Footballer’s cardiac arrest highlights importance of CPR
Speed is of the essence with CPRRead More
Without CPR or a defibrillator chances of survival decrease by 10 per cent every minute.
The quick action of team mates and officials to save the life of Danish footballer Christian Eriksen has highlighted the need for bystanders to react with speed to a cardiac arrest, the Irish Heart Foundation has said.
Eriksen collapsed on Saturday during the first half of Denmark’s opening Euro 2020 match against Finland before being treated on the pitch and hospitalised.
“We know that without CPR or a defibrillator, your chances of survival decrease by 10 per cent every minute, so because of the quick actions of everyone around him, Christian Eriksen survived,” said Brigid Sinnott, Resuscitation Manager at the Irish Heart Foundation.
“He was fortunate that it happened in such a public place with people on hand to immediately begin CPR. We know that 70 per cent of cardiac arrests happen in the home, so it is vital that people understand what to do in that situation.”
Mrs Sinnott added, “speed is of the essence – speed in recognising cardiac arrest, calling the emergency services, performing compressions and in using the AED (automated external defibrillator). It is the difference between life and death.
“In Christian Eriksen’s case, it was recognised early that he was having a cardiac arrest, he was helped immediately and they had a defibrillator on his chest very quickly. And the fact that it was his teammates who were first to perform CPR on him before the medics got there, shows that anyone can do it.”
“It is really important for people to realise that they don’t have to be a trained doctor or medical professional to perform CPR ,"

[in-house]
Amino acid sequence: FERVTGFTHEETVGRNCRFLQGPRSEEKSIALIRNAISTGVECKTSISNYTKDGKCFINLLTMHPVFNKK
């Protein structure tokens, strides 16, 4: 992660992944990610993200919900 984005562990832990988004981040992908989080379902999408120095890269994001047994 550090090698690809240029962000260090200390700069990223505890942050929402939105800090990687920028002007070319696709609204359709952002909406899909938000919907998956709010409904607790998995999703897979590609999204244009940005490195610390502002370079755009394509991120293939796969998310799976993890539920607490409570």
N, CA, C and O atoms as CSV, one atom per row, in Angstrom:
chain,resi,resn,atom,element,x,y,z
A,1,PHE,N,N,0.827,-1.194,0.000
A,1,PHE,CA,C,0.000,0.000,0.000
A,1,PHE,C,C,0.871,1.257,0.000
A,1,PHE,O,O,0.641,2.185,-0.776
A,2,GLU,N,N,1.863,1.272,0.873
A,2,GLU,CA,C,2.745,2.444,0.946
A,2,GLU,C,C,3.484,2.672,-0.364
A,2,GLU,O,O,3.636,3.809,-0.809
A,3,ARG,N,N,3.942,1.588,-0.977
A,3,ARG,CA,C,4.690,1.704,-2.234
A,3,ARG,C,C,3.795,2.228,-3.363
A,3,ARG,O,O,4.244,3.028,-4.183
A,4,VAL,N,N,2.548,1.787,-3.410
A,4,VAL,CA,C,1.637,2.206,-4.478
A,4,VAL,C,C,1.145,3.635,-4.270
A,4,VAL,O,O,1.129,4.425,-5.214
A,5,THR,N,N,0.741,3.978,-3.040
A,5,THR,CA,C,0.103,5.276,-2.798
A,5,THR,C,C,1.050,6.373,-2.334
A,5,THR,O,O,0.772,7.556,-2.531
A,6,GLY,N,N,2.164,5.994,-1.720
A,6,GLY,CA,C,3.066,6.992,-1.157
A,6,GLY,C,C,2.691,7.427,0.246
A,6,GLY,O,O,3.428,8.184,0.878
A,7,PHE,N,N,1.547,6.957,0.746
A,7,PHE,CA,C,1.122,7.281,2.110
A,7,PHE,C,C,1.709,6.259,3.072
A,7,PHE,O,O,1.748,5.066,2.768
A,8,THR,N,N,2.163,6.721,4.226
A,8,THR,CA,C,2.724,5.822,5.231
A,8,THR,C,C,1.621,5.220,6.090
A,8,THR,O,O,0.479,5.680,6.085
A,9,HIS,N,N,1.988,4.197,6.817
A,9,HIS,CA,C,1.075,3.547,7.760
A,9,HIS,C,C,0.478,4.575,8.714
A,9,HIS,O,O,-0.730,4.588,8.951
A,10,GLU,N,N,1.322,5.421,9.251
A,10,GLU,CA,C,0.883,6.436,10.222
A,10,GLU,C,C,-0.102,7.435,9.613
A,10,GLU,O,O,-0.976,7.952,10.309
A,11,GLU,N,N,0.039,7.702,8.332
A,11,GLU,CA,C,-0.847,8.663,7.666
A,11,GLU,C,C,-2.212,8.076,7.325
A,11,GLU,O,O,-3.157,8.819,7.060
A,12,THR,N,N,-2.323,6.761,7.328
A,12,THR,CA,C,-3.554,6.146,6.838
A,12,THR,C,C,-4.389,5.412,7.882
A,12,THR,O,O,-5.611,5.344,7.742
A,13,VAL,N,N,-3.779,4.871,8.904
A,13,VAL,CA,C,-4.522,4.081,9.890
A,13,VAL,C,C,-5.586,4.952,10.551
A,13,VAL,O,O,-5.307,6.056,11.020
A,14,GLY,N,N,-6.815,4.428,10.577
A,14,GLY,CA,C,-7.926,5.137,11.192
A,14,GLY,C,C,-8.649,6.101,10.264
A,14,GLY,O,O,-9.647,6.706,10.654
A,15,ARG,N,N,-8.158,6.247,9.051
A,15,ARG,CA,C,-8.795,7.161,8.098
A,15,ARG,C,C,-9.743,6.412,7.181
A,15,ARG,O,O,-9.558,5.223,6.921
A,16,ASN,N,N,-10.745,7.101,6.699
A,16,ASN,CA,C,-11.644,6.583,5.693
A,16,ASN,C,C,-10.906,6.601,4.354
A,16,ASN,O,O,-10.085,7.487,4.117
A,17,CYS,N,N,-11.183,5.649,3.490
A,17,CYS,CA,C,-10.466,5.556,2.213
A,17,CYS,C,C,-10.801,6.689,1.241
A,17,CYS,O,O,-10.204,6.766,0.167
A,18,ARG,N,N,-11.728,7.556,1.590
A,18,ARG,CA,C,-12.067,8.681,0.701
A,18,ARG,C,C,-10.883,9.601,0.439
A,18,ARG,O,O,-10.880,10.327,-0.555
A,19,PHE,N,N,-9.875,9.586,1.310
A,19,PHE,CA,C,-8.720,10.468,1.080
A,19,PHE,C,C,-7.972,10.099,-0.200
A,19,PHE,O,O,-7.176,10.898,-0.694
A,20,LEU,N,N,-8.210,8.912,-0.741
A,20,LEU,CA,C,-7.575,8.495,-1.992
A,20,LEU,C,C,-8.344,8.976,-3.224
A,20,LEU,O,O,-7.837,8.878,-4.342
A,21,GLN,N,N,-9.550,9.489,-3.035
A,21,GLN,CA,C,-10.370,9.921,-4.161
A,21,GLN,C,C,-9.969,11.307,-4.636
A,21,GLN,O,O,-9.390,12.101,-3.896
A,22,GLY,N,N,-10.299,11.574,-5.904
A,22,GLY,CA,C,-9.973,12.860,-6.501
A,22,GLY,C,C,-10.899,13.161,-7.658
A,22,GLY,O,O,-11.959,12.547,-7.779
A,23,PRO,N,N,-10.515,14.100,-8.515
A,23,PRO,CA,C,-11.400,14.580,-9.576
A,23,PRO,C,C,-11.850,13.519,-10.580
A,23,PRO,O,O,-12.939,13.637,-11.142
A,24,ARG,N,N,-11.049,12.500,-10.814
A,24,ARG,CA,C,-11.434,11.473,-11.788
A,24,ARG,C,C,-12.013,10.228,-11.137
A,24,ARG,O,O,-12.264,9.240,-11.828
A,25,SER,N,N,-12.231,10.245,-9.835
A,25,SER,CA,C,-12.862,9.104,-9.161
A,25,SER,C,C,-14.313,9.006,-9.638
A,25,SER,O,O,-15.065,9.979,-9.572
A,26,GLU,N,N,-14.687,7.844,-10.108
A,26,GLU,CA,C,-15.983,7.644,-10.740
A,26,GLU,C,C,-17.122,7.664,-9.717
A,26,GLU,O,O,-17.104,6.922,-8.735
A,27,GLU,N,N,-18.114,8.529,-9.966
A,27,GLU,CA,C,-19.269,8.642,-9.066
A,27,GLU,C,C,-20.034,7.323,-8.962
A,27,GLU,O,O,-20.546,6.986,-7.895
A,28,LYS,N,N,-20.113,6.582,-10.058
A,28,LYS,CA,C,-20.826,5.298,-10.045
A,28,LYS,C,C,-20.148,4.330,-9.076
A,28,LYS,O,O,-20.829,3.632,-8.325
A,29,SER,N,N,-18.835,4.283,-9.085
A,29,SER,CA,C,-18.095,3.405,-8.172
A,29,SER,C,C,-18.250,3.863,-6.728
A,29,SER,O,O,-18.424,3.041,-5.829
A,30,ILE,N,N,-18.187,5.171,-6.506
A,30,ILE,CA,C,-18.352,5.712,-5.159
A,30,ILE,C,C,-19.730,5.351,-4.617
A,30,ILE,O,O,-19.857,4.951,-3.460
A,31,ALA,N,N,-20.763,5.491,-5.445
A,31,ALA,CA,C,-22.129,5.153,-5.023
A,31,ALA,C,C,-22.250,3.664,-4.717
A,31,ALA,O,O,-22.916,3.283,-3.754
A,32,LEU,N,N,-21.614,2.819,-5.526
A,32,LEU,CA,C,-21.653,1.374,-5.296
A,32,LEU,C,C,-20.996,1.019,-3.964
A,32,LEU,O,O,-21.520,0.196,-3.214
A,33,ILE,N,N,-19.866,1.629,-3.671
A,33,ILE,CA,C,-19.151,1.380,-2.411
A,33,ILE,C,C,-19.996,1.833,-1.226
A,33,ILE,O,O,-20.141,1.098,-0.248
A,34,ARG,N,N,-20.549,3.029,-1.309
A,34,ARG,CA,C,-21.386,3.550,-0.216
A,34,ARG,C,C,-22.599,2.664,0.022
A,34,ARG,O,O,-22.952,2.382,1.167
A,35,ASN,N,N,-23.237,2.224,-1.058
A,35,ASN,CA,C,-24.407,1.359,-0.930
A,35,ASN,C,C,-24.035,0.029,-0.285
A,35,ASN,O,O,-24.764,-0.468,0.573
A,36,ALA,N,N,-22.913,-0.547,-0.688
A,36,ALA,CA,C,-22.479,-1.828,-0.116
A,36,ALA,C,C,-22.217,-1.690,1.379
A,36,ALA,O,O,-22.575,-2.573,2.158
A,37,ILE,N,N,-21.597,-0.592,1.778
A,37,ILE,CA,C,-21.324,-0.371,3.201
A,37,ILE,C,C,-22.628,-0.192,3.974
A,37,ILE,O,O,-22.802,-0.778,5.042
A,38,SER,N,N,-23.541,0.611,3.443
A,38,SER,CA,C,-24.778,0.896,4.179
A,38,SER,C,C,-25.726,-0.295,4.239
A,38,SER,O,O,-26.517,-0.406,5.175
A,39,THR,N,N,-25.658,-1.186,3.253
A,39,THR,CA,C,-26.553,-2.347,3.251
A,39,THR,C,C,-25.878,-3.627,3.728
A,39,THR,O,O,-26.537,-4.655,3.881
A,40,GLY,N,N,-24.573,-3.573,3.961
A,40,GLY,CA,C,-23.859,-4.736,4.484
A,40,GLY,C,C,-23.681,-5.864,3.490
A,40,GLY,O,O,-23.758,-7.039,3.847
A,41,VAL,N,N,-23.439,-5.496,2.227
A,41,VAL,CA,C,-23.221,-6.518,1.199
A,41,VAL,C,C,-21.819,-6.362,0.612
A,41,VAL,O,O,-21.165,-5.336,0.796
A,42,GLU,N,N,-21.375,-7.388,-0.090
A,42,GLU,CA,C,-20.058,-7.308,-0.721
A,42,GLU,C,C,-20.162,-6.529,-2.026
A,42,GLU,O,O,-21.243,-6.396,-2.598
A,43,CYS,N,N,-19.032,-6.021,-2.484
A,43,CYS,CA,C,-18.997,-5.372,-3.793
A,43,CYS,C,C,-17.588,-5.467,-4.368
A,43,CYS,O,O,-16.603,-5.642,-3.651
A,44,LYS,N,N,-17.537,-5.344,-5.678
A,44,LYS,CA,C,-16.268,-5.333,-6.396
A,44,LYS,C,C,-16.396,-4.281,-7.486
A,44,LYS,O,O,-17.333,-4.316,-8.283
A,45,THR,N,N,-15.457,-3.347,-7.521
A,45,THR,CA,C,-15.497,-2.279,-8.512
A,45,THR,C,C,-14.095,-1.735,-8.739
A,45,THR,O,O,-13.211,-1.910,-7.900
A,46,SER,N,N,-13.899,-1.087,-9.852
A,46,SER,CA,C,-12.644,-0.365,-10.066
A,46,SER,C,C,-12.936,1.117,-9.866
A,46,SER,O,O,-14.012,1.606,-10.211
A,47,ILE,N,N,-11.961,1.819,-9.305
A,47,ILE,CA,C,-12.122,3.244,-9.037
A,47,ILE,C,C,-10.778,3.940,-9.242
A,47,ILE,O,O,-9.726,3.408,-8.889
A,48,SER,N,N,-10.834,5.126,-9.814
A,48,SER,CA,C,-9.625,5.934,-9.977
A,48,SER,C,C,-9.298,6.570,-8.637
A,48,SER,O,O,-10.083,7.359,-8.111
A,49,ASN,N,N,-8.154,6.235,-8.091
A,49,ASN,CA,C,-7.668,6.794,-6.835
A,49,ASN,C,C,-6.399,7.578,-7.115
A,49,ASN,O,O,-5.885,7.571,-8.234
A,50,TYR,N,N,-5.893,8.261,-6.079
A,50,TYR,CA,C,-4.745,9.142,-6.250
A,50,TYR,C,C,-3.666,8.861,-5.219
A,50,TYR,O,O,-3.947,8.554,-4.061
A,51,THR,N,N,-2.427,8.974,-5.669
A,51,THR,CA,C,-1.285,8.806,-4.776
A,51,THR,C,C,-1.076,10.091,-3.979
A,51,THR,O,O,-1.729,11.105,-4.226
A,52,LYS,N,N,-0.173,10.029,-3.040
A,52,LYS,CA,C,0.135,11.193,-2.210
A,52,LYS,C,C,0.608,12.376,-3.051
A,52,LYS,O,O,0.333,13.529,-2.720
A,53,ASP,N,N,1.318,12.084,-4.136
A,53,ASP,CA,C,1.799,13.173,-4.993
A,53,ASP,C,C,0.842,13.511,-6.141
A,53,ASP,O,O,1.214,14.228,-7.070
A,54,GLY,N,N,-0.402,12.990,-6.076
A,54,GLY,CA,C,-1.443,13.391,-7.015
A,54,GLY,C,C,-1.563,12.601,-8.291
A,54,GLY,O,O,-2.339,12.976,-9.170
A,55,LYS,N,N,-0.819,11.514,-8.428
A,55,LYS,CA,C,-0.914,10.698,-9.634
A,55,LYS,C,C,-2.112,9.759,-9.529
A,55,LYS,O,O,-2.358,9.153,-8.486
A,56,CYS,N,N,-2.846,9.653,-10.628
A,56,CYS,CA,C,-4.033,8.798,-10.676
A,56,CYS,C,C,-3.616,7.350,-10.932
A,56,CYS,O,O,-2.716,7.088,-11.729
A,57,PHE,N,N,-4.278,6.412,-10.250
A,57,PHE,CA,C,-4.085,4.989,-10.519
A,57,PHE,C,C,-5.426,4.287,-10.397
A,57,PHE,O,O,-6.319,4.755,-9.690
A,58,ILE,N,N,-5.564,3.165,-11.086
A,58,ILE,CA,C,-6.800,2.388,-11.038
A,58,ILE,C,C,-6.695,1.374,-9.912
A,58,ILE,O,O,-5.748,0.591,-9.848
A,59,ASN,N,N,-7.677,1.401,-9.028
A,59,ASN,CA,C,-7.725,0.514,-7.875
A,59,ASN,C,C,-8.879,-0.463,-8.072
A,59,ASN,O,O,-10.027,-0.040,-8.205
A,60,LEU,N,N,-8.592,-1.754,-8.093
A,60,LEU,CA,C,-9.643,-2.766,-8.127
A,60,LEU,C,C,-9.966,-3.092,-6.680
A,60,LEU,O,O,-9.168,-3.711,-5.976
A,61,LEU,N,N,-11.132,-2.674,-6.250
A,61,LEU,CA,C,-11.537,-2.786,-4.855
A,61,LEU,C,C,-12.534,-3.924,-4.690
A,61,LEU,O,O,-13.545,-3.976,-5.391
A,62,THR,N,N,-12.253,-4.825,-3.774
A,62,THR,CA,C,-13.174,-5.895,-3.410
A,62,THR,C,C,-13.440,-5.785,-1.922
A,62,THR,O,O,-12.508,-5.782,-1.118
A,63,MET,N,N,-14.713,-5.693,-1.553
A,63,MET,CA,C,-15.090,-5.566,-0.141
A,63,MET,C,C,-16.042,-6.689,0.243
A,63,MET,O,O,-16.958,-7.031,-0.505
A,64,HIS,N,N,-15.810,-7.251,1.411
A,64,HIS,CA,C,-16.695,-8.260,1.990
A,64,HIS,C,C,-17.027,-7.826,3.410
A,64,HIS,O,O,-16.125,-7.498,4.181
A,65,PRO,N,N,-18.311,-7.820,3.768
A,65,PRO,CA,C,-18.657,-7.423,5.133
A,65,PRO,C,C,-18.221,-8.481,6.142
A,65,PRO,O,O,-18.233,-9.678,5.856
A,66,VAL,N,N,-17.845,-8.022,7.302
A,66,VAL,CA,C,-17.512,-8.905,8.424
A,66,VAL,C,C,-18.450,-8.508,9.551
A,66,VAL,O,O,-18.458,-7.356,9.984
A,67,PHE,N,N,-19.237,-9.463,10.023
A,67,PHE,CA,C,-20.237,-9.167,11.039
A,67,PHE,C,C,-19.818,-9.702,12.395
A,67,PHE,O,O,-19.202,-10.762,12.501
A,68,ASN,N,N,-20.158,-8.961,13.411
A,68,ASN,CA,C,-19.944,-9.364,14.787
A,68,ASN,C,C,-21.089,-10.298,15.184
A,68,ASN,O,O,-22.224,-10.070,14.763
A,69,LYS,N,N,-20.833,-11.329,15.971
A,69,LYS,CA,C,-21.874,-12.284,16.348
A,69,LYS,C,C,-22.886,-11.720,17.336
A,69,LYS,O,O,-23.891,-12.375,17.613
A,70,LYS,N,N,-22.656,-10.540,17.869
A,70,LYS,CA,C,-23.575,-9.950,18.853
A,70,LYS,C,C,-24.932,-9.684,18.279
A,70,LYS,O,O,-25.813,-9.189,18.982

A cardiac arrest occurs when the heart beats fast and wildly or stops beating altogether. This can happen due to an abrupt disturbance in the heart’s internal electrical system that normally regulates the heartbeat. The heart cannot pump blood to the brain, lungs and other vital organs and without treatment, the outcome is usually fatal.
Data from the 2019 Out-of-Hospital Cardiac Arrest Report shows that Ireland has bystander CPR rates of 84 per cent.
“If the electrics in your heart go wrong you need a defibrillator to reset them, while CPR compressions act as a pump for the heart. We need to get more defibrillators on chests and we would ask everyone to check where their nearest one is and whether it is accessible all the time,” Mrs Sinnott said.
“We have some easy to follow instructional videos on our website irishheart.ie and we encourage everyone to watch them, even if you have been trained in CPR in the past.
The first step in CPR is to call 112 or 999 and the second is to push hard and fast on the centre of the chest.
“It is really important for people to realise that they don’t have to be a trained doctor or medical professional to perform CPR – anybody can do it and you cannot do any harm,” she added.
As a leading training provider, the Irish Heart Foundation has courses across all the links in the chain of survival.
The Irish Heart Foundation provides free CPR training in post primary schools
Teaching post primary school children the life saving skill of CPR
The Irish Heart Foundation would like to invite post primary teachers to register their interest in the CPR 4 Schools programme for the upcoming academic year in September.
By signing up for free CPR training in your school you can help us to train the next generation of lifesavers.
The CPR 4 Schools programme provides training for teachers who are given the knowledge, tools and resources to deliver the training directly in their schools.
Each teacher trained by the programme receives access to an online portal with videos that play the course directly into the classroom with a suite of resources and lesson plans. Each new school will receive a free manikin training kit which remains the property of the school so that the CPR programme can be run in the best way that suits the school. This package is worth more than €1,000.
The CPR 4 Schools course covers how to respond in a cardiac emergency, CPR compressions and how to use an AED. The programme is designed to be easily run in schools with minimal set up and takes just 60 minutes per class group to teach this lifesaving skill.
For more information or to sign up for the new academic year please email: firstname.lastname@example.org
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